Monday, July 31, 2017

The Metropolitans

Japan has just bombed Pearl Harbor, and four kids in New York City find themselves drawn to the Metropolitan Museum of Art.  All four of them feel alone and guilty for different reasons.

Madge is living with her aunt since her mother's sudden death.  His wife's death was too much for her father who abandoned the family.  Her brothers are living in a group home, and Madge just tries to stay out of her aunt's way when the woman shows up anyway.  On December 7th, she is wandering aimlessly when she remembers that the museum is free.  Maybe the museum can help her while away some lonely hours.

Joe is a Mohawk Indian boy who ran away from a boarding school that tried to force him to forget his language and traditions.  He sees Madge leave her book behind in the park and follows her into the museum to try and return it.

Walt's parents sent him out of Germany to live with relatives at the beginning of the war.  They knew their Jewish family would not be safe in Hitler's Germany, but they thought they would be safe in Paris until they could rejoin Walt in New York.  Now, Germany has conquered France, and Walt hasn't heard from them in months.  He likes to spend time in the museum drawing to distract himself.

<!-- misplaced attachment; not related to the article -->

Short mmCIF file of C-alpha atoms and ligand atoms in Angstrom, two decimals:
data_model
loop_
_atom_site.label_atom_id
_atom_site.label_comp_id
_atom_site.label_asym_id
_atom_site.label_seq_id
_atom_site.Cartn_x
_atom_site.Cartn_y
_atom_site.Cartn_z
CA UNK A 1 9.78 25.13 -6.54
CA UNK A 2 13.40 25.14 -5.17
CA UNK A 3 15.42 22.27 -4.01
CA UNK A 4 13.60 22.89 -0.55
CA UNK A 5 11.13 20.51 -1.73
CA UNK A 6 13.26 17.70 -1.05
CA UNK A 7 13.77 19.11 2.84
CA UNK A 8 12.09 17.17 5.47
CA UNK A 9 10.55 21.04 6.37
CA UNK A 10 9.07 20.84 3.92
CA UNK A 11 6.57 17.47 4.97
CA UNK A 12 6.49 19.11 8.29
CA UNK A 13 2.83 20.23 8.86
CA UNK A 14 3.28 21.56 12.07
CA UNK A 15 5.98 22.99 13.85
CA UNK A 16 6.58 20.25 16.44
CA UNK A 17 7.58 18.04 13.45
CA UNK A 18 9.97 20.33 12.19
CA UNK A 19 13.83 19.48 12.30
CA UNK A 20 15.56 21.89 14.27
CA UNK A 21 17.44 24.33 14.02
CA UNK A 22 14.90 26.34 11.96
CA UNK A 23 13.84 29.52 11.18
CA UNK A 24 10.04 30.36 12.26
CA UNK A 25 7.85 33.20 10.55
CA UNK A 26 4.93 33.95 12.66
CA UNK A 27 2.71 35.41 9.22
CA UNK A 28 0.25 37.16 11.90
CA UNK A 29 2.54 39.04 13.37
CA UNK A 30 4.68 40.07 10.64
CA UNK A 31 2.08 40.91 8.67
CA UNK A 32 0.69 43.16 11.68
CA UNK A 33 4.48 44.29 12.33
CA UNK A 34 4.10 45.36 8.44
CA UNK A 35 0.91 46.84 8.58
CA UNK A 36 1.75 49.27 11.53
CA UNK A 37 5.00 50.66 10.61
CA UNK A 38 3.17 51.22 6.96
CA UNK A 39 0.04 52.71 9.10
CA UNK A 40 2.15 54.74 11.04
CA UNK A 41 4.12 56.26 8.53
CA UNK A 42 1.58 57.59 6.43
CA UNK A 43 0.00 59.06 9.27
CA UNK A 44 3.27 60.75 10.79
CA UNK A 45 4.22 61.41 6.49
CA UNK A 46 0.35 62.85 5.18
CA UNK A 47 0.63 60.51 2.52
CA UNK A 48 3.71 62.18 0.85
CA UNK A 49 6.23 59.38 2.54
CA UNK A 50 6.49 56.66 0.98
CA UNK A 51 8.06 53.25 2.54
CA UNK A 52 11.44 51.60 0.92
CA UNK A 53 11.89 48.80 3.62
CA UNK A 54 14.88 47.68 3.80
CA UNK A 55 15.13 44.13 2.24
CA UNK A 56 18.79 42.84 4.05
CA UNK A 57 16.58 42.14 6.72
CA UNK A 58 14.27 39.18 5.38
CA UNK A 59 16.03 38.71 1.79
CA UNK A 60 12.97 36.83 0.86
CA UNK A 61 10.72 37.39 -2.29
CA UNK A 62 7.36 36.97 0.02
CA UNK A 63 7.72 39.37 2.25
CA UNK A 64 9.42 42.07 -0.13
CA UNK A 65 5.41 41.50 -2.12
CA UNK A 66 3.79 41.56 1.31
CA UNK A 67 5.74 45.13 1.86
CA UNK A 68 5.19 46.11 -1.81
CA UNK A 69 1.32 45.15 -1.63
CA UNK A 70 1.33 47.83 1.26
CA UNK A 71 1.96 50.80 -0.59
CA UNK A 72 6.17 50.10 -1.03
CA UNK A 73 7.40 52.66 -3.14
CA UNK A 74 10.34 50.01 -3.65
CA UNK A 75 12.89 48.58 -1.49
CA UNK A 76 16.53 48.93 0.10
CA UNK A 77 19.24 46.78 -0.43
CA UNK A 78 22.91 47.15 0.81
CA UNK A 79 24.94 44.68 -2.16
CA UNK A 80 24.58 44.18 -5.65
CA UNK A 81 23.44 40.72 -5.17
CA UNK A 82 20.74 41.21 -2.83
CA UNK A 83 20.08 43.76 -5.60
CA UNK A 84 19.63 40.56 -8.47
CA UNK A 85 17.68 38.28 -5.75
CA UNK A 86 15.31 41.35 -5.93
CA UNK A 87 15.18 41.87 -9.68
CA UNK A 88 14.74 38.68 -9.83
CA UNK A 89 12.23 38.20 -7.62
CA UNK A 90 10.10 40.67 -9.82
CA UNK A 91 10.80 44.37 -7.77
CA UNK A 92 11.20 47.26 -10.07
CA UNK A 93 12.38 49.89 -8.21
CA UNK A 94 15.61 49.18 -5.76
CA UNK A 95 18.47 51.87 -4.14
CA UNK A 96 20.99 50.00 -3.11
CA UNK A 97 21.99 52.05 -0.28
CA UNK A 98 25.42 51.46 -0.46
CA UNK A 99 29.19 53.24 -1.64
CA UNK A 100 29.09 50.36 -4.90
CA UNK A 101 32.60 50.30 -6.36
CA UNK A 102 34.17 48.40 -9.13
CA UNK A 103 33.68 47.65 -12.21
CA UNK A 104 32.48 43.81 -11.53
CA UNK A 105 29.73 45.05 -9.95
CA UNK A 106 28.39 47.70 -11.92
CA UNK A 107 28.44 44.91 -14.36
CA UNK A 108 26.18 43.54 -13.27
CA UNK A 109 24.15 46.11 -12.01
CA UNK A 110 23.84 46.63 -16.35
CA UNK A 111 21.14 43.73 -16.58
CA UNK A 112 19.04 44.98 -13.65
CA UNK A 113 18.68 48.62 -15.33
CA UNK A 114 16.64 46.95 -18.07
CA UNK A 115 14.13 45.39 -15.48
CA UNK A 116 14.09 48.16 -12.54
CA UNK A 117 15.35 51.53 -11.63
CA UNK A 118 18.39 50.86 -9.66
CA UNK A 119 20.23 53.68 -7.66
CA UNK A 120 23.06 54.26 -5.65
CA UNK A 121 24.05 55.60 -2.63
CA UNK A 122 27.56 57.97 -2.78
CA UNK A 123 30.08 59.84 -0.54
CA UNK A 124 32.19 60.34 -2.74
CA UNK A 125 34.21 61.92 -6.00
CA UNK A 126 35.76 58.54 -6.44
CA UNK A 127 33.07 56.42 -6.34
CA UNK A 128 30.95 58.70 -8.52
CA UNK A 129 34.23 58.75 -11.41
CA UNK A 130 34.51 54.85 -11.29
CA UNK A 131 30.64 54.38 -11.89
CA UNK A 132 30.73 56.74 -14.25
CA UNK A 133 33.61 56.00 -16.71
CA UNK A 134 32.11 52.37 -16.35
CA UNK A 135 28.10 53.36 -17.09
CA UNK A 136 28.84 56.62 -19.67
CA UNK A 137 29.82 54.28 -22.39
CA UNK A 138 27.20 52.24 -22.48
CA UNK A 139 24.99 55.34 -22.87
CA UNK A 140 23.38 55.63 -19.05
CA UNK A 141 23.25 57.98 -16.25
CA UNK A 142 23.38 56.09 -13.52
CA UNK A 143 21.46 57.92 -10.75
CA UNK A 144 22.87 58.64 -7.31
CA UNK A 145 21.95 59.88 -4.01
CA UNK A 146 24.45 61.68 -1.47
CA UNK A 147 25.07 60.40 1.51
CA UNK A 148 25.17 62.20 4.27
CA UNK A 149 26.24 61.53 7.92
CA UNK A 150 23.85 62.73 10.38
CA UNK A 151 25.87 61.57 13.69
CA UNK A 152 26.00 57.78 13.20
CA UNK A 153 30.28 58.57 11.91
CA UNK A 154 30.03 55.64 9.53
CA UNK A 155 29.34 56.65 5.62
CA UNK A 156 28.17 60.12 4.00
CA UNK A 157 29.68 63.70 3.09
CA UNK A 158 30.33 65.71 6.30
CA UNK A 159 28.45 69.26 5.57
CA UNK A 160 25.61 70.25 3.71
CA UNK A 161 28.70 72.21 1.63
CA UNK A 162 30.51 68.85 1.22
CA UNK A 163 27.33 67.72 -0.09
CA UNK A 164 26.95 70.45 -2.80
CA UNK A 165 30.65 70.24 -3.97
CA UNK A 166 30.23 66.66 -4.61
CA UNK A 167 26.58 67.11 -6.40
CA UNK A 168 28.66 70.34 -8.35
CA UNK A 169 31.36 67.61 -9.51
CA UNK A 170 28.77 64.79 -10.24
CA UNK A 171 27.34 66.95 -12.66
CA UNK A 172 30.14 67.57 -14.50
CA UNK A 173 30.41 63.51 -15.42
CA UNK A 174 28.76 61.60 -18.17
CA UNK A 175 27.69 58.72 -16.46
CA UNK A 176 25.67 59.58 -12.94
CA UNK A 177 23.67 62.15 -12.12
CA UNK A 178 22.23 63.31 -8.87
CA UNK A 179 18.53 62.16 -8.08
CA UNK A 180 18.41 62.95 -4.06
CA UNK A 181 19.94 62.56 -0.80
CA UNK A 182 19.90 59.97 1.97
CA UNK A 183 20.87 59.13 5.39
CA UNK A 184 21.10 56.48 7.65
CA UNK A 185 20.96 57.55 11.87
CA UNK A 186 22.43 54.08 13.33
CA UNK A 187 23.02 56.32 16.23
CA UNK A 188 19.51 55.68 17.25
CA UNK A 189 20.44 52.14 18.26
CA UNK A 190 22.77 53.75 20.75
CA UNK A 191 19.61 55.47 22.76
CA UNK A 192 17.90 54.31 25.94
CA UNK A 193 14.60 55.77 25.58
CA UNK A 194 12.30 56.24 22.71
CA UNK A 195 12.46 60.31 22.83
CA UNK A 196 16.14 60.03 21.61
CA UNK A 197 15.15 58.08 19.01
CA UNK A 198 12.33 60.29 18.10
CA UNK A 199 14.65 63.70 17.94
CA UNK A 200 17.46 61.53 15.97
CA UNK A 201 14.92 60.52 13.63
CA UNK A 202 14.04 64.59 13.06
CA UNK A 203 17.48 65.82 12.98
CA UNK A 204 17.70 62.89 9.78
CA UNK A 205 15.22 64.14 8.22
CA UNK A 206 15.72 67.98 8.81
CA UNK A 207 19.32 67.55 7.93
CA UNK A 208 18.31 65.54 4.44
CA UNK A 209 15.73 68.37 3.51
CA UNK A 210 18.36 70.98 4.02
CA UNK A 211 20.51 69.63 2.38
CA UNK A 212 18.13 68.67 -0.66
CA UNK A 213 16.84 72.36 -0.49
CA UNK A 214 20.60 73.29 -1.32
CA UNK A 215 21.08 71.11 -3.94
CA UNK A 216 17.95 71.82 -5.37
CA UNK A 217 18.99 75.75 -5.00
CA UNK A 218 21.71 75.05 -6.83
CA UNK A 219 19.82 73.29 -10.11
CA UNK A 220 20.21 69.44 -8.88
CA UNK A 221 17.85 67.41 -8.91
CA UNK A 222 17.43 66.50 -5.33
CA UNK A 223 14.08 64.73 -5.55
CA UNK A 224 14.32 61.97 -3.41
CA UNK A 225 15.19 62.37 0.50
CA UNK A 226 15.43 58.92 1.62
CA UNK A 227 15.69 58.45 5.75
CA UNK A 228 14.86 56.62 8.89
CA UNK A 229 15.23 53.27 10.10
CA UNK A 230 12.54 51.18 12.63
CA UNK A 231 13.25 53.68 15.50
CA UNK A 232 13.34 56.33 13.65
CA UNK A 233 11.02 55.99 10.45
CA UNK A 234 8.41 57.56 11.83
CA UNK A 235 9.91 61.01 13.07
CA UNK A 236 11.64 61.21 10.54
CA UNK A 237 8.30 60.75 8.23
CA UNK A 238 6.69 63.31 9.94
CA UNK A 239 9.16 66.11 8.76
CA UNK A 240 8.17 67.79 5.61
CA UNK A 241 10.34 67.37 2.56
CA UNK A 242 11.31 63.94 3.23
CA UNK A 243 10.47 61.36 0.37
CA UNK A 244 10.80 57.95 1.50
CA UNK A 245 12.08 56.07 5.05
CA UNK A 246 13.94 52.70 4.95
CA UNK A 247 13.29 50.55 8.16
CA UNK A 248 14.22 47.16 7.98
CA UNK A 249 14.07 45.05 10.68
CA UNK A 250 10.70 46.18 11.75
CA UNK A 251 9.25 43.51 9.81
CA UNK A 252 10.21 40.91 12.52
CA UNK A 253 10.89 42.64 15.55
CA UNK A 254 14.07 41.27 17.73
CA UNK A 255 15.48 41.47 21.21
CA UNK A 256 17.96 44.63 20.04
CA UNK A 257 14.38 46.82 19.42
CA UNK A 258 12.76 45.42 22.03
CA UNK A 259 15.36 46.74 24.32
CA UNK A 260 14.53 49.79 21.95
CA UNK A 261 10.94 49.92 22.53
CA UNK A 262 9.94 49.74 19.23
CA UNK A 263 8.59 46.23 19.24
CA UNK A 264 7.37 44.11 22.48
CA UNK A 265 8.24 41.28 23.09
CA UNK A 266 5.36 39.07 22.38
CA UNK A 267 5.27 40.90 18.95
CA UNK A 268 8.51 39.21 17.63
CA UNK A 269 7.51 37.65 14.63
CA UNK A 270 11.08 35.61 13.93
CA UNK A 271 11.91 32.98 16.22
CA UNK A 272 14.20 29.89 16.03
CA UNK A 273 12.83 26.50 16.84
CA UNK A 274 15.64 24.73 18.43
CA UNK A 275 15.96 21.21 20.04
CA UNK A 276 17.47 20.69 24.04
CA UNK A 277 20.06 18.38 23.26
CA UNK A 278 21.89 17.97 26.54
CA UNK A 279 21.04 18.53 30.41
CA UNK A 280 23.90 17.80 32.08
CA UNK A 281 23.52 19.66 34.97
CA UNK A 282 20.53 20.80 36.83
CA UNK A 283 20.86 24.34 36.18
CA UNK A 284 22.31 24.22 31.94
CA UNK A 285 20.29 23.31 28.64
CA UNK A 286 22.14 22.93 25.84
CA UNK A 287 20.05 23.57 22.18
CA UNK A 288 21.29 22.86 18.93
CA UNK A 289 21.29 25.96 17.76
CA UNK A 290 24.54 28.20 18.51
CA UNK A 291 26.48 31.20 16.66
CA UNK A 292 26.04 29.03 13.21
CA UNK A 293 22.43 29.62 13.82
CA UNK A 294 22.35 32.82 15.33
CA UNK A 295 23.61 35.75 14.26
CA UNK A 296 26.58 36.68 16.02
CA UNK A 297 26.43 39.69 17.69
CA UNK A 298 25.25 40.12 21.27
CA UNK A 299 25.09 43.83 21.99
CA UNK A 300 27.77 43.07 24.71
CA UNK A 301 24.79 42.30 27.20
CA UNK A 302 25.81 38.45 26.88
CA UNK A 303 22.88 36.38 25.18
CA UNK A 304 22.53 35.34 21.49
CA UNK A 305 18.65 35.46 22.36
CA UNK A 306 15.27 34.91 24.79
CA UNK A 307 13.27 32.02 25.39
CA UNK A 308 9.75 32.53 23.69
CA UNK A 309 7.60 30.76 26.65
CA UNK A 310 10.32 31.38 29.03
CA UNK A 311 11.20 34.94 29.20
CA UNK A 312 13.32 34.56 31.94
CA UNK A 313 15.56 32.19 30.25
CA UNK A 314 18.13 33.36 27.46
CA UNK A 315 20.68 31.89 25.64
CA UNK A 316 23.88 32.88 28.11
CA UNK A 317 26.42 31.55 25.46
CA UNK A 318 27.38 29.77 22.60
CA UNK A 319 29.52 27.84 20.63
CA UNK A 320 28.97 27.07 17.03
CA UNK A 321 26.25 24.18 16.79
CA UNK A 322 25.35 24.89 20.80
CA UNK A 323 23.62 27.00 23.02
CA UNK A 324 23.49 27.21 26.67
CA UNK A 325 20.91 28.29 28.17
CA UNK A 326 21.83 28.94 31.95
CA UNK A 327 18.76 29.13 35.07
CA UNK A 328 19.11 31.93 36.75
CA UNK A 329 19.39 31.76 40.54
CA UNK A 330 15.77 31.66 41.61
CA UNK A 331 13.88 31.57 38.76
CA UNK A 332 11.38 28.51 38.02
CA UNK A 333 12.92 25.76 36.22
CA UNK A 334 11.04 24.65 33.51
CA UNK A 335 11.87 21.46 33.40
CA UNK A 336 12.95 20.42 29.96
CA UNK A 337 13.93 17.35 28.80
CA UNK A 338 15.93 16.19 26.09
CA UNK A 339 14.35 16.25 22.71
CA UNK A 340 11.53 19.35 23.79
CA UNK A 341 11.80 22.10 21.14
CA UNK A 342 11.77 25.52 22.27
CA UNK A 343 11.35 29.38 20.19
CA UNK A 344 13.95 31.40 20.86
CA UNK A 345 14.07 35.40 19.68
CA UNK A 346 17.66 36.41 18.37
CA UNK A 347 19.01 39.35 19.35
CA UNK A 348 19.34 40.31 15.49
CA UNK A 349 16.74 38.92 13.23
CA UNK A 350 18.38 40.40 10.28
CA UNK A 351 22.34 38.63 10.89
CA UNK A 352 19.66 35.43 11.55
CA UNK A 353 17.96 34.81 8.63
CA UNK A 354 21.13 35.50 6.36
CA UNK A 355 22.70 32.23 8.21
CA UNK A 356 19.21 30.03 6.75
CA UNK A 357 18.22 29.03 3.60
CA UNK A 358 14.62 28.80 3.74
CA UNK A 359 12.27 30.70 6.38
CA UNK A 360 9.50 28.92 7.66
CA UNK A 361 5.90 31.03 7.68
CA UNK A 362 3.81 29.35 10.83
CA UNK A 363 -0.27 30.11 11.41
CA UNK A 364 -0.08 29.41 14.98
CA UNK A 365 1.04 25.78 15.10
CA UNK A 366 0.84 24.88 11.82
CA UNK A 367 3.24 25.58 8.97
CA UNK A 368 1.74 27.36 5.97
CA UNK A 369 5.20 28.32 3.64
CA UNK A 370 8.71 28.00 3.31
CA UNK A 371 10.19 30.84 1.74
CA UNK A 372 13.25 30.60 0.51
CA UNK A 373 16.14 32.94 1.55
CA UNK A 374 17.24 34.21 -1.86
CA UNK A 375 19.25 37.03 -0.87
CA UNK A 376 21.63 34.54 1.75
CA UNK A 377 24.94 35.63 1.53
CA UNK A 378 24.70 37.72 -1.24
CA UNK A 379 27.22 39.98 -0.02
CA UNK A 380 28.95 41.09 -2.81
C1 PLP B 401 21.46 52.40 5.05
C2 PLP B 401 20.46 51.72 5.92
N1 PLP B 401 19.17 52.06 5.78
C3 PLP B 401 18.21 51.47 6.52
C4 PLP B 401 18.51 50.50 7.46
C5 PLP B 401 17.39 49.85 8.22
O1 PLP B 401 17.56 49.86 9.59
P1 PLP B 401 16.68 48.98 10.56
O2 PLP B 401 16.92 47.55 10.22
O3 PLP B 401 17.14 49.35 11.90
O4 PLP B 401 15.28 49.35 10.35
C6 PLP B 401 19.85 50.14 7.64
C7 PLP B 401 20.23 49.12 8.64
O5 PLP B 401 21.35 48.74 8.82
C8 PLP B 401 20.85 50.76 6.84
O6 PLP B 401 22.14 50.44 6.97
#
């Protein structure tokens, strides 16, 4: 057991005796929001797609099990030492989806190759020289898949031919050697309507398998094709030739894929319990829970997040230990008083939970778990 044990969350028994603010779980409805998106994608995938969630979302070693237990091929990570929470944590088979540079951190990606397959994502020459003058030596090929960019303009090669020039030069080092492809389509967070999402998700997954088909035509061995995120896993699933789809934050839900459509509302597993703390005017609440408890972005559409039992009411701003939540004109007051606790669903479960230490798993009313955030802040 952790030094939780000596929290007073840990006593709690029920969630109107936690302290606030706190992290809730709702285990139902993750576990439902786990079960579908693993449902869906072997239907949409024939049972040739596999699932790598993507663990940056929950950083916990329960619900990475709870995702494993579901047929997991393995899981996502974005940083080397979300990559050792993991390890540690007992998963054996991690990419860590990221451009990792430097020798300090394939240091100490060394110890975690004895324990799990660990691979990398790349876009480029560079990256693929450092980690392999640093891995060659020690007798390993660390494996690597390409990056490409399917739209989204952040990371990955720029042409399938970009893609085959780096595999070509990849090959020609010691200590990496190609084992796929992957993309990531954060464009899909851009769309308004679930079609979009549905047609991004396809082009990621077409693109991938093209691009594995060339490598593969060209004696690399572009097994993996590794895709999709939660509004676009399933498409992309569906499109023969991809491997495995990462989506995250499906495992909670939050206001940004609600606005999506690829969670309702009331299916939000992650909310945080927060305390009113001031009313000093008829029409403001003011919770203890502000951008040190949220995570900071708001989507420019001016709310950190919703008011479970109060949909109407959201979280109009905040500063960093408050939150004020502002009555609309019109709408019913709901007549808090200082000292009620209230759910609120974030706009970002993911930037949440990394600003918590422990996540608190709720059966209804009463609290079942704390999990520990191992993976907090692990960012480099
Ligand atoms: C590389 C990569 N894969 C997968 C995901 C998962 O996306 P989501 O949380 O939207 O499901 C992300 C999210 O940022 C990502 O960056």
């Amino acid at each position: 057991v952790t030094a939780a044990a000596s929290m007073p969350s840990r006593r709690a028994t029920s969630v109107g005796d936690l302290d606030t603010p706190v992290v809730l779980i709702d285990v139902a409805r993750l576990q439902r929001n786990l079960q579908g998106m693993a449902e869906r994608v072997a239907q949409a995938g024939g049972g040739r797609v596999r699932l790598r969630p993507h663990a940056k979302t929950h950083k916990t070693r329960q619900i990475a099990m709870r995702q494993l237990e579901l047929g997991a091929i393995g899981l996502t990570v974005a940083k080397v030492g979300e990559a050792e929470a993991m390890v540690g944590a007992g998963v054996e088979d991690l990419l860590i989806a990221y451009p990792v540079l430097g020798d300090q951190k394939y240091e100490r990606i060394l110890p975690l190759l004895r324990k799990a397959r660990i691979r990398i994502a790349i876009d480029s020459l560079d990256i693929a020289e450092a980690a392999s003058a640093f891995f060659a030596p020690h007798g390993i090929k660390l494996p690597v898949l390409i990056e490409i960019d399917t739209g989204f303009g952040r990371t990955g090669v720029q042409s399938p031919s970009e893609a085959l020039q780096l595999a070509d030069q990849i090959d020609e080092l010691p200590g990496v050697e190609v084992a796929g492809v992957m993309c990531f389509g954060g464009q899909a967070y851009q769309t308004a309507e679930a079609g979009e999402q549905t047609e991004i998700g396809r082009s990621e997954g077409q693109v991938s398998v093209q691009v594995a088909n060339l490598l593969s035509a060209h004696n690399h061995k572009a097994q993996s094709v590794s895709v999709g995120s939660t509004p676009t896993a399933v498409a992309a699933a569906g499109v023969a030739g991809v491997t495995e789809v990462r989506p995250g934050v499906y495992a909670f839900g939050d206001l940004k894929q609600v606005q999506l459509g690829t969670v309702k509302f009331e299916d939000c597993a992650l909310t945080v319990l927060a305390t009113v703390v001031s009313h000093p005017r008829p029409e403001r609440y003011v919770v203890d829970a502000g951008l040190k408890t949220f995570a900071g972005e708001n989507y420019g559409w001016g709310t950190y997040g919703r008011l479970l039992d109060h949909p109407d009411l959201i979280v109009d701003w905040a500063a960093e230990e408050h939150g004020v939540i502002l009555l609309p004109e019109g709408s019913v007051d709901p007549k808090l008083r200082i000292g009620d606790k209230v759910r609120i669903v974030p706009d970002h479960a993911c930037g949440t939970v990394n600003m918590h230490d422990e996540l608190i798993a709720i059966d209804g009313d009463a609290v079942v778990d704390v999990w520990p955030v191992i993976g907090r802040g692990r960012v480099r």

Kiku is a Japanese American who suddenly finds herself an enemy of her country after the bombing of Pearl Harbor.  Her father works in the museum as curator of the Japanese exhibits.  Her mother is in Japan caring for her ailing mother, but now Kiku fears she will never see her again.

The children meet Dr. Bean and Ms. Lake who are caring for a rare manuscript that contains a little known King Arthur story.  When a strange man named Mr. January shows up and kidnaps Kiku's father and steals the manuscript, the kids realize they are the only ones who can solve a series of clues and save the city.  But the more they read, the more they start to think they may be part of an ancient story tracing all the way back to King Arthur and Camelot.

Carol Goodman's new middle-grade novel is a serviceable fantasy, but it could do with some paring down.  About two-thirds of the way through, I was ready for it to be over.  There's a lot of promise here, but it just wasn't my favorite.

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